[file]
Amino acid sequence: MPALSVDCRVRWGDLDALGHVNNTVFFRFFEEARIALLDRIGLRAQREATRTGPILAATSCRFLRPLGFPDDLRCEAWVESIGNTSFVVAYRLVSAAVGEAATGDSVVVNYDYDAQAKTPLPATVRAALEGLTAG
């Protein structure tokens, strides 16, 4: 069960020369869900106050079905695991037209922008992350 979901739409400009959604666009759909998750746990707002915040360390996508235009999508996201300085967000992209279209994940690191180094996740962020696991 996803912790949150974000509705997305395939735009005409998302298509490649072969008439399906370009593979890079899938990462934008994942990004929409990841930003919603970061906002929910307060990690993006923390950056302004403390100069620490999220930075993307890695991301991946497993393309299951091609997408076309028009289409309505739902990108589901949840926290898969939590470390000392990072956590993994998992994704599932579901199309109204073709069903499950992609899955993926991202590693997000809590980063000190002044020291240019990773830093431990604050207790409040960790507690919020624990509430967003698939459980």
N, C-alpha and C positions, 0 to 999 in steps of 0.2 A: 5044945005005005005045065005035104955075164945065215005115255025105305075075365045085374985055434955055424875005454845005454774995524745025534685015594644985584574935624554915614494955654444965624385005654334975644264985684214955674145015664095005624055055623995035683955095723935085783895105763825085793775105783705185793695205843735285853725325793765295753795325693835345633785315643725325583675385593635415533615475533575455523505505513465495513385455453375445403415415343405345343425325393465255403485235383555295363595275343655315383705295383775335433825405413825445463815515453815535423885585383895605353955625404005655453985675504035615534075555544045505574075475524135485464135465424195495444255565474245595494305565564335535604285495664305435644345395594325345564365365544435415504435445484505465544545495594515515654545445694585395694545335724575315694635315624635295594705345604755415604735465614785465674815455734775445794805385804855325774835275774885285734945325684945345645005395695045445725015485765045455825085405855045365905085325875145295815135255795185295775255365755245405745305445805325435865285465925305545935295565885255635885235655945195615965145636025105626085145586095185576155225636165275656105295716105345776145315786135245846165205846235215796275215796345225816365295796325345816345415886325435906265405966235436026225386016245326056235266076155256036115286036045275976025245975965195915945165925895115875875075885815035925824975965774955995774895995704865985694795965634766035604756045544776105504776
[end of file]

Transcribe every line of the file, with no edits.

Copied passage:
Amino acid sequence: MPALSVDCRVRWGDLDALGHVNNTVFFRFFEEARIALLDRIGLRAQREATRTGPILAATSCRFLRPLGFPDDLRCEAWVESIGNTSFVVAYRLVSAAVGEAATGDSVVVNYDYDAQAKTPLPATVRAALEGLTAG
């Protein structure tokens, strides 16, 4: 069960020369869900106050079905695991037209922008992350 979901739409400009959604666009759909998750746990707002915040360390996508235009999508996201300085967000992209279209994940690191180094996740962020696991 996803912790949150974000509705997305395939735009005409998302298509490649072969008439399906370009593979890079899938990462934008994942990004929409990841930003919603970061906002929910307060990690993006923390950056302004403390100069620490999220930075993307890695991301991946497993393309299951091609997408076309028009289409309505739902990108589901949840926290898969939590470390000392990072956590993994998992994704599932579901199309109204073709069903499950992609899955993926991202590693997000809590980063000190002044020291240019990773830093431990604050207790409040960790507690919020624990509430967003698939459980």
N, C-alpha and C positions, 0 to 999 in steps of 0.2 A: 5044945005005005005045065005035104955075164945065215005115255025105305075075365045085374985055434955055424875005454845005454774995524745025534685015594644985584574935624554915614494955654444965624385005654334975644264985684214955674145015664095005624055055623995035683955095723935085783895105763825085793775105783705185793695205843735285853725325793765295753795325693835345633785315643725325583675385593635415533615475533575455523505505513465495513385455453375445403415415343405345343425325393465255403485235383555295363595275343655315383705295383775335433825405413825445463815515453815535423885585383895605353955625404005655453985675504035615534075555544045505574075475524135485464135465424195495444255565474245595494305565564335535604285495664305435644345395594325345564365365544435415504435445484505465544545495594515515654545445694585395694545335724575315694635315624635295594705345604755415604735465614785465674815455734775445794805385804855325774835275774885285734945325684945345645005395695045445725015485765045455825085405855045365905085325875145295815135255795185295775255365755245405745305445805325435865285465925305545935295565885255635885235655945195615965145636025105626085145586095185576155225636165275656105295716105345776145315786135245846165205846235215796275215796345225816365295796325345816345415886325435906265405966235436026225386016245326056235266076155256036115286036045275976025245975965195915945165925895115875875075885815035925824975965774955995774895995704865985694795965634766035604756045544776105504776